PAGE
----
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How to Approach Remote Work with Incident Response Best Practices

Emily Arnott

In response to recent events, many organizations are moving to remote work. Transitioning comes with challenges, but the right practices can make it less painful. You might find it preferable to going in everyday (especially with the commute).

Incidents are unplanned investments. Teams can consider this transition an unplanned investment of its own. By responding to this “incident”, your team will be better equipped to thrive in other challenging situations. In this blog post, we'll go over some incident response best practices that can help.

Get ahead of complications with dry runs. Before meetings, make sure that you’re equipped. Test your camera, microphone, and internet speed for sending and receiving video. Plan a space to take calls in with good lighting and a neutral background. The more things you can figure out ahead of time, the more you can focus on the work that matters.

Have “runbooks” with plenty of plan Bs. Failure is inevitable. Expect that things will go wrong, and plan as a team for what to try next. If one video service crashes, what’s the backup? If there’s a miscommunication and someone doesn’t join the call, what’s the protocol? Work will proceed through these blips if everyone starts on the same page. Once your team agrees on plans, ensure people are aware of it by sending out a followup email.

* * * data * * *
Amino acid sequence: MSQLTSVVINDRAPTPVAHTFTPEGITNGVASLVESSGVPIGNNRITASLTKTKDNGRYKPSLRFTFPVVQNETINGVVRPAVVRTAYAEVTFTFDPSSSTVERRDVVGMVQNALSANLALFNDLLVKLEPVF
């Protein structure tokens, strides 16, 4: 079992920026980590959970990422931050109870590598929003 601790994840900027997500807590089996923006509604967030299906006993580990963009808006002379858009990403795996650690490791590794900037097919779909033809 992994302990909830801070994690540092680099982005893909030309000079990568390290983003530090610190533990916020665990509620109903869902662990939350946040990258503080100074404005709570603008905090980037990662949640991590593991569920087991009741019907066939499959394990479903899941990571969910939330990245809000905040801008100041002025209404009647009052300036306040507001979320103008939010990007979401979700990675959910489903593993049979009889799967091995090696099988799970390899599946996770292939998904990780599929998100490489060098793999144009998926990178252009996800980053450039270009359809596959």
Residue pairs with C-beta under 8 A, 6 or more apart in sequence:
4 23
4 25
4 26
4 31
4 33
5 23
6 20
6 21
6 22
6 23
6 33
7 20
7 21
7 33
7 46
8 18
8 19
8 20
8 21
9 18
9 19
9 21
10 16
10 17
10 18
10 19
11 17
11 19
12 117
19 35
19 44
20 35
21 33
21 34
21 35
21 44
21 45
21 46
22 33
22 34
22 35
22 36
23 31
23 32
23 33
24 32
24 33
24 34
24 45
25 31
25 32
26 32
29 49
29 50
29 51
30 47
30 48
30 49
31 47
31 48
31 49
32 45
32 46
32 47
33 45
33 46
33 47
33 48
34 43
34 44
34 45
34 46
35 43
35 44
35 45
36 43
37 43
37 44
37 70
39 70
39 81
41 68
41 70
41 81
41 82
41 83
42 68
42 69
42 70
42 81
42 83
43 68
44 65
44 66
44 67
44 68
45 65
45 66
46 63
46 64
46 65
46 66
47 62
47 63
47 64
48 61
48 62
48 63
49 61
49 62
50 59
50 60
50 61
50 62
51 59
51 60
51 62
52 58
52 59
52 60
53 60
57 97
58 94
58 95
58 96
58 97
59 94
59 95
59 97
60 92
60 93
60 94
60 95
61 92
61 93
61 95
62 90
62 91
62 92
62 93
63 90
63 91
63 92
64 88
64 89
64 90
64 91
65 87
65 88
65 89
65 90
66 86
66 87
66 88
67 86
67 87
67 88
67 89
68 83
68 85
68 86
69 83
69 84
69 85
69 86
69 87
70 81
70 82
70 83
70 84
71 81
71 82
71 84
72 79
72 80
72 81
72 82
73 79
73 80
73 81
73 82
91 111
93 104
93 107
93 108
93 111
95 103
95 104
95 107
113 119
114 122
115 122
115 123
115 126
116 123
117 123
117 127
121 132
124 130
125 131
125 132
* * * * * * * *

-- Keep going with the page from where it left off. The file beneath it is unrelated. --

Communicate more than usual. Remote work demands excellent communication. As you would during an incident, set up roles responsible for communication. Impromptu meetings now need to be scheduled to stop things from falling through gaps. Be sure to solidify decisions made in emails to create an organized and permanent record.

Plan to learn. Having issues transitioning? Write your own incident retrospectives for problems that arise. Your team can work together to analyze how you can improve procedures going forward. This is a new experience for many people. It takes time to work out all the kinks.

Be blameless. You will run into challenges when transitioning to remote work. When others are only a Slack display picture instead of a human being, you may be more tempted to blame when something goes wrong. Keep in mind that your coworkers have the best intentions. Failures result only from systemic issues that you’ll work together to change. Make time for friendly chats to keep the human in mind when things go wrong.

Remote work is a challenge, but an important one to overcome. People's safety outweighs temporary struggles. By thinking of it as an “unplanned investment” and applying incident response practices, teams can thrive and grow.

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